I recently had an interesting discussion in a Facebook group I’m a part of. Someone in the group had pulled hourly average incomes for a range of professions, including crafters and artists, and began comparing them to other professions, such as doctors. This resulted in her posing an interesting question – if the average engineer makes around $100k a year, who are we, as artists and makers, to expect to make more?
Of course, I jumped in with some spirited debate, because I believe that what we do is just as valuable as what an engineer does, and we should absolutely expect to be compensated equally.
Yes, engineers serve an important purpose. As this person in my Facebook group pointed out, engineers help airplanes stay up and keep bridges from collapsing. And as someone who is terrified of heights, I am eternally grateful for that.
But I can also honestly say that I’ve never had an emotional experience on an airplane or bridge. (At least, not a positive one.)
Utility is not the only reason someone should be compensated well for what they do.
Art serves many important purposes.
Art provides perspective.
It shows us what’s going on in the world or let’s us escape from it.
Art provides beauty and meaning and experience and emotion.
It lets us cope and cry and mourn and rejoice and celebrate.
Art may not always have an obvious, utilitarian purpose, but that doesn’t mean we don’t need it (on both a cultural and personal level).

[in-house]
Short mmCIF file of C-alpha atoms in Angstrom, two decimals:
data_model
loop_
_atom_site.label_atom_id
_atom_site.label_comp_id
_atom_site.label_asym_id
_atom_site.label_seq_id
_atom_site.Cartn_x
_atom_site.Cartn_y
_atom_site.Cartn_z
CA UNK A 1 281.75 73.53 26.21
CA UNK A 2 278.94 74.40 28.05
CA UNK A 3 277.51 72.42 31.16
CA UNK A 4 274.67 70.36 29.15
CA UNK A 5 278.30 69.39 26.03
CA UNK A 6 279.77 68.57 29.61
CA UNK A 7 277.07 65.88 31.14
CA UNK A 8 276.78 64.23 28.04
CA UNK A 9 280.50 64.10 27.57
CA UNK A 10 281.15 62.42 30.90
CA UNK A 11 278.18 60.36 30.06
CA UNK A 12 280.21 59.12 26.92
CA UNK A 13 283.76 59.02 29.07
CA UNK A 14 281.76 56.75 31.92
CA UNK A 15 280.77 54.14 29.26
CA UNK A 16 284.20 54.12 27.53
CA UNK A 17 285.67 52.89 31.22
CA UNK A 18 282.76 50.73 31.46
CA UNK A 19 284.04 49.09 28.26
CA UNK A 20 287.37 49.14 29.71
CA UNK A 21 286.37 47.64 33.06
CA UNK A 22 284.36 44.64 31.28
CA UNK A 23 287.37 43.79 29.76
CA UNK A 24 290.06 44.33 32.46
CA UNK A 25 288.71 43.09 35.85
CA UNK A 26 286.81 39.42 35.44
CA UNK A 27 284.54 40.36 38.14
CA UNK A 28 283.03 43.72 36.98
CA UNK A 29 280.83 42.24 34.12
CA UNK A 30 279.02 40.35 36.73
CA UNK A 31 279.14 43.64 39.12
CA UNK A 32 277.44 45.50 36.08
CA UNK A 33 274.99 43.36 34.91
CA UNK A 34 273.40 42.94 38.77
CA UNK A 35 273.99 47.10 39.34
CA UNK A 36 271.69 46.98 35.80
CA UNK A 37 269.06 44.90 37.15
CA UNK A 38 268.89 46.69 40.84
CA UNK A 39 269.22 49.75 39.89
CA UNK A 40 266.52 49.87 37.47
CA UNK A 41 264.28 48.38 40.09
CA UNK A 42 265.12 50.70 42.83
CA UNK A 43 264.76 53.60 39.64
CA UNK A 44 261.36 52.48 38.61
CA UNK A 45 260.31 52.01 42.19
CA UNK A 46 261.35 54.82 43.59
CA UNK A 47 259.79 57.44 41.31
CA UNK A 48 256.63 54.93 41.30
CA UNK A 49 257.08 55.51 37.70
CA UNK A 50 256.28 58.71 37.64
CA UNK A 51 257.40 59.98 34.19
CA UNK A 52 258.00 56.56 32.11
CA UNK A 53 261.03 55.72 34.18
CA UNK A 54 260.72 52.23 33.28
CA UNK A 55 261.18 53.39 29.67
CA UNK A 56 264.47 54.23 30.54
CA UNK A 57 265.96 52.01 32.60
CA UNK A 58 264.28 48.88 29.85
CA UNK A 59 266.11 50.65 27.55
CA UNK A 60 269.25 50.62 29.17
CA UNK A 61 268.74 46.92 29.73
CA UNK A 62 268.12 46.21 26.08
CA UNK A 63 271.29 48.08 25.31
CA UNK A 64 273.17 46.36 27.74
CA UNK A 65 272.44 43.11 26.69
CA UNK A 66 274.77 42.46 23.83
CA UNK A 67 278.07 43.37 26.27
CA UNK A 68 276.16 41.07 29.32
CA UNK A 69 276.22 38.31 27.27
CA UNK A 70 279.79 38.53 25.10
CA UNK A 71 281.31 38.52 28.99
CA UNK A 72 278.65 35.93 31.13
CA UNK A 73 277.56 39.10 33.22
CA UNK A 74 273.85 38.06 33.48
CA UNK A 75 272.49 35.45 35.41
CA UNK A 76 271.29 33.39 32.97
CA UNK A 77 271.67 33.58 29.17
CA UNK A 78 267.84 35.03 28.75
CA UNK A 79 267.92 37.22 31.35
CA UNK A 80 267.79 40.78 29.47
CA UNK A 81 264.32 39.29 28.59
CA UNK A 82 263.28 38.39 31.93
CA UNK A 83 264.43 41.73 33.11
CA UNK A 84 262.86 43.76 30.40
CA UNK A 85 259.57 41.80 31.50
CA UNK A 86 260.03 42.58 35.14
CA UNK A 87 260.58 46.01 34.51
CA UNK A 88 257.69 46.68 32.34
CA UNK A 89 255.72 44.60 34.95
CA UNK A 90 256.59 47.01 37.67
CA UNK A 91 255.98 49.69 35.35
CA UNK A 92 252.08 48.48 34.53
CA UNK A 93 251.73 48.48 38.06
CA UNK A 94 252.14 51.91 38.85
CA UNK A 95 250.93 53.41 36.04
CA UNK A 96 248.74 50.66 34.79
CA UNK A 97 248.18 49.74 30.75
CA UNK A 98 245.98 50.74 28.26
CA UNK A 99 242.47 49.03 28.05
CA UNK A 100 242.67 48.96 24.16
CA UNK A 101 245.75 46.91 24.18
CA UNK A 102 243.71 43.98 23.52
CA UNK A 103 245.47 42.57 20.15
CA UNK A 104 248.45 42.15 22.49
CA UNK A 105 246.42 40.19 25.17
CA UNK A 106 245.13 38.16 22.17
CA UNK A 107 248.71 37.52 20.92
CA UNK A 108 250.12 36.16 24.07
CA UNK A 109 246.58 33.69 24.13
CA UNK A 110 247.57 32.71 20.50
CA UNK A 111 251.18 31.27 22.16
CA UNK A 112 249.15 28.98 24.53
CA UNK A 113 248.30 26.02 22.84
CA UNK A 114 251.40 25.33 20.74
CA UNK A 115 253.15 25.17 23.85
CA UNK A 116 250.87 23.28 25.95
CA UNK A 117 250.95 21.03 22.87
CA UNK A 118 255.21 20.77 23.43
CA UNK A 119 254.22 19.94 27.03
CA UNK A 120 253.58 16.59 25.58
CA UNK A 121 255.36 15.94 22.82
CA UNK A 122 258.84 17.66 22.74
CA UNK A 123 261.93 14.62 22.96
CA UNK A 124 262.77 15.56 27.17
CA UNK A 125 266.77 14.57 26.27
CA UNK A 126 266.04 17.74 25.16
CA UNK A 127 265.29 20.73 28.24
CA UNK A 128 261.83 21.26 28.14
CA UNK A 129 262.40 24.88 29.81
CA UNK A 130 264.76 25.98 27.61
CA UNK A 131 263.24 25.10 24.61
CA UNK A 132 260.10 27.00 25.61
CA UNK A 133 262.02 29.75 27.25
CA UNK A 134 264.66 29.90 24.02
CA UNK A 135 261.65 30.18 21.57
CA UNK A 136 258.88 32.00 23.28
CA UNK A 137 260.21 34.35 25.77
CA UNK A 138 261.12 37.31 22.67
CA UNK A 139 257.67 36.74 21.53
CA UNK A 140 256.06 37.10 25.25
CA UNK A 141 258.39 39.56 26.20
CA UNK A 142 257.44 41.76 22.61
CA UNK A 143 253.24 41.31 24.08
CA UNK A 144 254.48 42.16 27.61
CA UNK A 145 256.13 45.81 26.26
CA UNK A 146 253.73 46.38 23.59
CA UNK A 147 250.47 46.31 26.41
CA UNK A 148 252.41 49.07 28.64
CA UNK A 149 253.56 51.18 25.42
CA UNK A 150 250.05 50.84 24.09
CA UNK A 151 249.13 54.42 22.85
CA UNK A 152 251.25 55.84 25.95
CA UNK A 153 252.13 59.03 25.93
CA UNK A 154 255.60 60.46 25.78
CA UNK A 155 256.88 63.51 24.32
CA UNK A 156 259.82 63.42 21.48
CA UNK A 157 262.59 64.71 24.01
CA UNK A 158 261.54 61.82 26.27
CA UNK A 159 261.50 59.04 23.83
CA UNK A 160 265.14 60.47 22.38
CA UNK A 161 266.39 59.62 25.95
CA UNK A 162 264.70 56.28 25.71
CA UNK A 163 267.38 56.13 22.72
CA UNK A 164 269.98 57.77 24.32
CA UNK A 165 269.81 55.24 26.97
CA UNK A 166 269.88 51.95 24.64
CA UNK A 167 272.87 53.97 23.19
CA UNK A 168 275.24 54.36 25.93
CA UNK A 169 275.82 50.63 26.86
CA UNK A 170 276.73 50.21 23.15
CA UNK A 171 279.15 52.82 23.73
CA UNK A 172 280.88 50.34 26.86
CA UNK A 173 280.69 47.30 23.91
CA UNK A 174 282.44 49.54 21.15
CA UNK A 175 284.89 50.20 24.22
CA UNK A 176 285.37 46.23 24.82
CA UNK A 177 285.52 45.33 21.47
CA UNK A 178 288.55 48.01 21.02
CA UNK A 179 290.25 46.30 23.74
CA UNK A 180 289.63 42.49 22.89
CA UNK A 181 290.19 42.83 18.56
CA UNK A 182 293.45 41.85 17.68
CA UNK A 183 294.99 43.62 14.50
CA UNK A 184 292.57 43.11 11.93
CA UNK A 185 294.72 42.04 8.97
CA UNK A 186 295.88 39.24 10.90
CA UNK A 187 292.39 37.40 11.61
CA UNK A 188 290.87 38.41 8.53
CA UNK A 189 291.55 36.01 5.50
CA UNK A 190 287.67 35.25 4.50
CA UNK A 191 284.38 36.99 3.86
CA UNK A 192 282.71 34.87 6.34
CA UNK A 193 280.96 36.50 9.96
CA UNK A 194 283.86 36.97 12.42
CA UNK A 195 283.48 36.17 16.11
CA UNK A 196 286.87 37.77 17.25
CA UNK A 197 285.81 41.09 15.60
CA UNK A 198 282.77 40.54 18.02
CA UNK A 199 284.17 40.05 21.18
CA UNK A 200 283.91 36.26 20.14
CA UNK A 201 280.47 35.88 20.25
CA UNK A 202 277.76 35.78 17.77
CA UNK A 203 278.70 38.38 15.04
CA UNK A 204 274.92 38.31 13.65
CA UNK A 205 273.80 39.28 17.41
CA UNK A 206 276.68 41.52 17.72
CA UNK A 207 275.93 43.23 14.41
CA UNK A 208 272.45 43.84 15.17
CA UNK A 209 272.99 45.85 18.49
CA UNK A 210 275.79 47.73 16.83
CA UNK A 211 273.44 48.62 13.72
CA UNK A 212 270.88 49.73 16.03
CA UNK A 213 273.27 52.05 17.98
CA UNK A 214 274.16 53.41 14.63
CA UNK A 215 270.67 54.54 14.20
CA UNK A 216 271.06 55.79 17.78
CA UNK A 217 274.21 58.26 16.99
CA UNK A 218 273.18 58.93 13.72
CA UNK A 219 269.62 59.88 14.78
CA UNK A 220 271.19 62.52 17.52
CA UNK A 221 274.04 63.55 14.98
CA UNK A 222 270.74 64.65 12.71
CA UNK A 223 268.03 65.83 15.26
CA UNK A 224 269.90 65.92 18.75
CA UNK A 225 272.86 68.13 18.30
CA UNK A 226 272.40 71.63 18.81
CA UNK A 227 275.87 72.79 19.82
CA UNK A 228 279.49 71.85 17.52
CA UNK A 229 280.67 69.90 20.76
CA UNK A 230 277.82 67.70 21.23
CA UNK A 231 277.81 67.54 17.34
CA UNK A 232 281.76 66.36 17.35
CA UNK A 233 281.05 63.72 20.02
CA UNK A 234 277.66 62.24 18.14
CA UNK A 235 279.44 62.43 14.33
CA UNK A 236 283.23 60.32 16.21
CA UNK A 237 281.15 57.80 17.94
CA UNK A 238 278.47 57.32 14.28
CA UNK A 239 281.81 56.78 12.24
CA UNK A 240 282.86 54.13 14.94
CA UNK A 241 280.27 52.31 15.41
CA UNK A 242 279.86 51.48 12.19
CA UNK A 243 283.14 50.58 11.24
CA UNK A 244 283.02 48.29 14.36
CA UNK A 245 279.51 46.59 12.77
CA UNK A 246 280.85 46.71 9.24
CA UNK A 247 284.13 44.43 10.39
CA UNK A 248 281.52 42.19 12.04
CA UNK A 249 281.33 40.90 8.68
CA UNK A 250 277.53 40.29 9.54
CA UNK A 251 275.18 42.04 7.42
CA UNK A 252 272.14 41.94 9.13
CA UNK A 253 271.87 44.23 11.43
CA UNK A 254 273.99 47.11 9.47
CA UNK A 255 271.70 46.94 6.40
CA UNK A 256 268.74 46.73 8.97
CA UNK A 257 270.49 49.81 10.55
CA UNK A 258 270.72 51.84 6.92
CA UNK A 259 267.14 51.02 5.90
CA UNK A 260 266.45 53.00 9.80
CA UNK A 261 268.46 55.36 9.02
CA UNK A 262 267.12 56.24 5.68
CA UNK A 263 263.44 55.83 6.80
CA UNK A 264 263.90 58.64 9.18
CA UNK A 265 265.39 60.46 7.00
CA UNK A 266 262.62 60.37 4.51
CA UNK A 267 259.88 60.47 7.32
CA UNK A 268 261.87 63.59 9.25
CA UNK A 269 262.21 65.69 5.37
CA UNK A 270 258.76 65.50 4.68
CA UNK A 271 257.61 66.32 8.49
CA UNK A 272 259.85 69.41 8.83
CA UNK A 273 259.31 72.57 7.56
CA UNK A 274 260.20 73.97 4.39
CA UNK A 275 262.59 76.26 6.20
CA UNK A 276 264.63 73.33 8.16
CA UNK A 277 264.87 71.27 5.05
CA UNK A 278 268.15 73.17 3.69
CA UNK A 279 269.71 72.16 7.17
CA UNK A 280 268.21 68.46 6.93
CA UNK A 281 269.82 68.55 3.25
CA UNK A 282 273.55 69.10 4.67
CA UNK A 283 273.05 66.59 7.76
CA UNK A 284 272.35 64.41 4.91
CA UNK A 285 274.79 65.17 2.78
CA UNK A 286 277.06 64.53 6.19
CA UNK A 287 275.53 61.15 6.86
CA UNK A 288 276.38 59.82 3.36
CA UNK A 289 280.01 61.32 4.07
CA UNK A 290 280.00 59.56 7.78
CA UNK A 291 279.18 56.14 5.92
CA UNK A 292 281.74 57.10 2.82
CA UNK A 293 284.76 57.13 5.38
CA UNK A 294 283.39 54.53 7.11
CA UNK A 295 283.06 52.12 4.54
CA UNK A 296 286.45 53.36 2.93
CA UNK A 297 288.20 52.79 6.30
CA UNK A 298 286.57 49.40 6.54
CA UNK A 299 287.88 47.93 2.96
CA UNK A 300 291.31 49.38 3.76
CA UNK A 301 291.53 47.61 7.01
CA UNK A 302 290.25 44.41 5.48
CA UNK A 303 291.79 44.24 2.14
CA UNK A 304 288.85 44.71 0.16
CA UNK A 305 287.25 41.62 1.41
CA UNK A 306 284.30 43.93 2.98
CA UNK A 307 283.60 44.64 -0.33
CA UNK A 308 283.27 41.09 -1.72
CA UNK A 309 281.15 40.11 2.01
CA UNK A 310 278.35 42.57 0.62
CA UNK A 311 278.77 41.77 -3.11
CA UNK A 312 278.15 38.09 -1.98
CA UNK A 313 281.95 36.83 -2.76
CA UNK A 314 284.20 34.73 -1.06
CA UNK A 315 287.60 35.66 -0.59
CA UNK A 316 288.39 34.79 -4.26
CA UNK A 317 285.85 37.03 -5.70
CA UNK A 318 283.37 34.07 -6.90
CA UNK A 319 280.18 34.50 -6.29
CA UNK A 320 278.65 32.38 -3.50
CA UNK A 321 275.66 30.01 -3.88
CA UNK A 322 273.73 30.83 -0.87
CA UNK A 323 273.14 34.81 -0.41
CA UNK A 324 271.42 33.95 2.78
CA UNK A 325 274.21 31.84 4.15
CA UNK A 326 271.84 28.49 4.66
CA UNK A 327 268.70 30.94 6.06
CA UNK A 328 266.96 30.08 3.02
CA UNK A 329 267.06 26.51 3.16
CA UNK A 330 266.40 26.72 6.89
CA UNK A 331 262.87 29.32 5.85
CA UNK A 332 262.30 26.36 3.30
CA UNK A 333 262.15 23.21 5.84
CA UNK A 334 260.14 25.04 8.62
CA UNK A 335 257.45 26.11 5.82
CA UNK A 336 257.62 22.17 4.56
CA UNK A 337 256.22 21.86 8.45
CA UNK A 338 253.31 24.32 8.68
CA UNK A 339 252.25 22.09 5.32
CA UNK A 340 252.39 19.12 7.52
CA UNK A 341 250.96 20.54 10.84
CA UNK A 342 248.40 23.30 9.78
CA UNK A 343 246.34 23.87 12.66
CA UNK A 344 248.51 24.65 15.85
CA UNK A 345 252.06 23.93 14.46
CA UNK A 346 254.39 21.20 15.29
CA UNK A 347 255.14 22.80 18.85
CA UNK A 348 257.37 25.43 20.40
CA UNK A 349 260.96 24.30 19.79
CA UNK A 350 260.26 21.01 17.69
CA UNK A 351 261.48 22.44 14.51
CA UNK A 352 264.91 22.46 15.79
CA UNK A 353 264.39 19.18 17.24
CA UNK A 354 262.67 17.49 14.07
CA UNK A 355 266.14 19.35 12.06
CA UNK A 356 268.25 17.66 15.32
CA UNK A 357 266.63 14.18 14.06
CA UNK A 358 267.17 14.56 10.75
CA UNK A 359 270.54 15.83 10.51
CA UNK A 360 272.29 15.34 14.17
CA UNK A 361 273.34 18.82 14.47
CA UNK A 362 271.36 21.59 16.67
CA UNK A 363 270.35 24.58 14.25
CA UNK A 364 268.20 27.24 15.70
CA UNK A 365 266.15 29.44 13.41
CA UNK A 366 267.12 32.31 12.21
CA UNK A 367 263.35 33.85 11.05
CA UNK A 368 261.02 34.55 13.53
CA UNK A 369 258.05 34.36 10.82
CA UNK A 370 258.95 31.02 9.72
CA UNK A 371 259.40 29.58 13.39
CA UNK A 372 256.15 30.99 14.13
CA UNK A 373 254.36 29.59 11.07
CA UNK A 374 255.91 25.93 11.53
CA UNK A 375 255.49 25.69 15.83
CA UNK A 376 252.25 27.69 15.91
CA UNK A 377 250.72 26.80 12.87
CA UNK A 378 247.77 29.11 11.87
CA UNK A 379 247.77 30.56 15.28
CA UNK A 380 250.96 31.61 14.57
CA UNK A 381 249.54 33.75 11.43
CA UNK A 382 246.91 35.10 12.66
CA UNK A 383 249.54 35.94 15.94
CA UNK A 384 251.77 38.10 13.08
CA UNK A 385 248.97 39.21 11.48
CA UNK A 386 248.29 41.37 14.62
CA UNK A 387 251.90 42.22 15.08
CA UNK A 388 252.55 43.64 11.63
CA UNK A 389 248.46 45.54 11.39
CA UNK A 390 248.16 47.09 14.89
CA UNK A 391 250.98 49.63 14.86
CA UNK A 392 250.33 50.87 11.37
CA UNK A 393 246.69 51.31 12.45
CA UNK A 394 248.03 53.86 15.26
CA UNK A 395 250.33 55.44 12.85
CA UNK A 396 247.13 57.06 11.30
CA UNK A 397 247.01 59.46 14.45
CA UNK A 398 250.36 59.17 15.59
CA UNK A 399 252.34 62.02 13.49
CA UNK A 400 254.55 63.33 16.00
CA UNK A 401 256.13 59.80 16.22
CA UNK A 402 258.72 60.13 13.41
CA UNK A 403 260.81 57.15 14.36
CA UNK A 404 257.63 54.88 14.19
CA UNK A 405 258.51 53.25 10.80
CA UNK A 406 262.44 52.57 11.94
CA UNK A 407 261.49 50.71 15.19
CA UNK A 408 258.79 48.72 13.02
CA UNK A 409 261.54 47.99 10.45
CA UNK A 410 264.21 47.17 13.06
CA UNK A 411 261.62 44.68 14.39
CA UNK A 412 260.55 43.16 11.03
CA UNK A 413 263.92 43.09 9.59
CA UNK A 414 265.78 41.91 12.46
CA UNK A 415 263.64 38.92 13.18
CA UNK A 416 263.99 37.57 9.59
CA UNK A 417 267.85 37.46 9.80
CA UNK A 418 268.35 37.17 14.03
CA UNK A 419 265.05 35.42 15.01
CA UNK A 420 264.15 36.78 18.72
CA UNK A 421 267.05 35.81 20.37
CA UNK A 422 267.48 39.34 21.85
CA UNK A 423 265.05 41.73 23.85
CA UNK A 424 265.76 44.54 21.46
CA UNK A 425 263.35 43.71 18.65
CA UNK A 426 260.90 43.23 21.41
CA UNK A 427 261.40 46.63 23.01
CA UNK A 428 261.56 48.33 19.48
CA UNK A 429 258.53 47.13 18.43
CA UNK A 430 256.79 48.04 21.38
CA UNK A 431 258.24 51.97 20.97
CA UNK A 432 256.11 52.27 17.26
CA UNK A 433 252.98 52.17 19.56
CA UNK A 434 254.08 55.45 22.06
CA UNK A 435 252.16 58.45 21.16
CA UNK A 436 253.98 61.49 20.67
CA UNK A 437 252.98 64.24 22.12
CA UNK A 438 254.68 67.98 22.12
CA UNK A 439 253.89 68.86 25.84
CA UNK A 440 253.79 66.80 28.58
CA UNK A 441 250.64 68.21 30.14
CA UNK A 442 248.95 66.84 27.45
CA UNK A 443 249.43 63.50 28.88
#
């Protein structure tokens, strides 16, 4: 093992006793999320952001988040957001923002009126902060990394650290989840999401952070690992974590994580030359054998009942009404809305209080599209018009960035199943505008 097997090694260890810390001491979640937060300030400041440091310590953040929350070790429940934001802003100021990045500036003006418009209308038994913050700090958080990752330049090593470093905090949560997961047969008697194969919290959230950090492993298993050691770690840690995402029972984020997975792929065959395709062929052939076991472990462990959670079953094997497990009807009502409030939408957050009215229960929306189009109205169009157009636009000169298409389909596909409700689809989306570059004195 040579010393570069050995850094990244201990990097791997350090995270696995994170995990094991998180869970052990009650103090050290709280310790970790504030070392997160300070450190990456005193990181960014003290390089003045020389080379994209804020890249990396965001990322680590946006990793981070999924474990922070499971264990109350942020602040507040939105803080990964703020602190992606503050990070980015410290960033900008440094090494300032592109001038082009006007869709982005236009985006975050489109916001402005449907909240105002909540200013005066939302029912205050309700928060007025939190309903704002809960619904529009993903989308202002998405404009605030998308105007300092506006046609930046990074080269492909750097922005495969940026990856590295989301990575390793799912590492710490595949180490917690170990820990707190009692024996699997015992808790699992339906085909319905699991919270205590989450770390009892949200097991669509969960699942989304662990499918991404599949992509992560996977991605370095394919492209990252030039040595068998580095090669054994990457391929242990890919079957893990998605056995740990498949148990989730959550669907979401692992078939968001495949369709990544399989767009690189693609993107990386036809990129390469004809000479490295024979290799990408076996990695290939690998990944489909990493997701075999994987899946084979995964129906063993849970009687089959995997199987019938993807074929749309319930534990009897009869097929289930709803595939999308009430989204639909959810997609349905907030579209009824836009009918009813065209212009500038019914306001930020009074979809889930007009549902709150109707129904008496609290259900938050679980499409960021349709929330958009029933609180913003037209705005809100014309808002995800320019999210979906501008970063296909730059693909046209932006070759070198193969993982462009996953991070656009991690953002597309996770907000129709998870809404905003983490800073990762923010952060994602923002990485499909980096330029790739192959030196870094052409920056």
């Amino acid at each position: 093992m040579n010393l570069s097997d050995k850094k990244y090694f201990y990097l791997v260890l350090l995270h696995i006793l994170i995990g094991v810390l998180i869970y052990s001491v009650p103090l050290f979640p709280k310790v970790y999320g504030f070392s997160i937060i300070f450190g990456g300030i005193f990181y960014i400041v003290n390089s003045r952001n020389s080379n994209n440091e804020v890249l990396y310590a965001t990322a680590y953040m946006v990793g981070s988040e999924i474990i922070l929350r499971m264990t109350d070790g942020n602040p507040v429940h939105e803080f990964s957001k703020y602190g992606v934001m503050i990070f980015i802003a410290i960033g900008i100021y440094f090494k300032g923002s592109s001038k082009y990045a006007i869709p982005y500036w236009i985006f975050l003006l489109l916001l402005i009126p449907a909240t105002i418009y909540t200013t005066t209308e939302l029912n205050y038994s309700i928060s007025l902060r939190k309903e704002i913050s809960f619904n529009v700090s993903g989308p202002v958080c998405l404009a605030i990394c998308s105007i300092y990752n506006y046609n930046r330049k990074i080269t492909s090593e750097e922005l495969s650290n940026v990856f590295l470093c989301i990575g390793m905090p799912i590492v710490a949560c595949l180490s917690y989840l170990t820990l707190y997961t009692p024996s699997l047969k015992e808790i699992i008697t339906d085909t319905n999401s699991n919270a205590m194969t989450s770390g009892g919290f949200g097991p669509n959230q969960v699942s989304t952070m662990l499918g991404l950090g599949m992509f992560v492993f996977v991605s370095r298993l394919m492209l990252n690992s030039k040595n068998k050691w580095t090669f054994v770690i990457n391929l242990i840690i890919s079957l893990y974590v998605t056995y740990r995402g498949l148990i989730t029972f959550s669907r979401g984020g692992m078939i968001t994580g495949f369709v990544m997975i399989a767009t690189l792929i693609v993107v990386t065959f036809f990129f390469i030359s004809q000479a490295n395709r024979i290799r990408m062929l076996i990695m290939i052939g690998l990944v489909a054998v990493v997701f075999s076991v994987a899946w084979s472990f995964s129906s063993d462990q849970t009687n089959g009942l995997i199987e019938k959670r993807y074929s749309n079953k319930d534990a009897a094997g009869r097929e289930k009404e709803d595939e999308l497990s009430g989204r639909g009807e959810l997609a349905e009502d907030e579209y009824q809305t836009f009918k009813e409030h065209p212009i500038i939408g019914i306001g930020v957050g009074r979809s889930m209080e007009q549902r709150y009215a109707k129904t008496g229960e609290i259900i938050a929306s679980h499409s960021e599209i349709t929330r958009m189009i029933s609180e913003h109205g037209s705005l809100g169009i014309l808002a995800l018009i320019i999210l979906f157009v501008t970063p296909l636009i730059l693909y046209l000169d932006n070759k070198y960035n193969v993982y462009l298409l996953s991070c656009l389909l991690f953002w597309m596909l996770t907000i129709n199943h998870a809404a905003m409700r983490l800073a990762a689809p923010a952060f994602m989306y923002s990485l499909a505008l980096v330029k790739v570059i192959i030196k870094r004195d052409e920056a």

Because of this, the role we play as artists in extremely valuable.
And when I talk about art, I take a pretty liberal meaning of the word. I prefer the Seth Godin definition of art, which is pretty much anything not made in a factory. (He uses factory not in the literal sense, but to describe any business run on the old industrial model.) And like Seth, I believe that if you have something special to put out into the world, it’s art. Regardless of medium or format or aesthetics.
My point is not that what engineers do isn’t valuable. Rather, it’s that what we do as artists is equally, though differently, valuable. I feel the need to have this argument because I truly believe that art is essential and valuable to the world.
But I also wanted to argue the point because I believe this is a limiting belief that hurts ALL OF US!
If we, as makers and artists, can’t see the value of what we do, how can we expect anyone else to?
And if we can’t see and communicate that value, then we will be forever stuck in that starving artist mindset that causes all of us to undervalue what we do and never earn to our full potential.
I’m so passionate about our need as artists and makers to understand and communicate the value of what we do that today I’m releasing a new ebook – The Purpose of Profit!
Based on a talk I gave at the Society of American Goldsmith’s Conference, I wrote the The Purpose of Profit to help makers and artists understand the role profit plays in creating our best work (because profit makes it so much easier to create our best work) and, just as importantly, to help you understand and articulate why your best work is valuable to the world!
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Don’t worry, I’m still hard at work on my previously mentioned book, Fail Fast or Grow Slow! But I realized how big of a need there was for more makers and artists to hear the message in The Purpose of Profit that I wanted to make it available ASAP!! In fact, I believe in the need for everyone to read (or listen to) this book so much that if you purchase by Monday, December 21st, you can save $10! Click here to get your copy today!!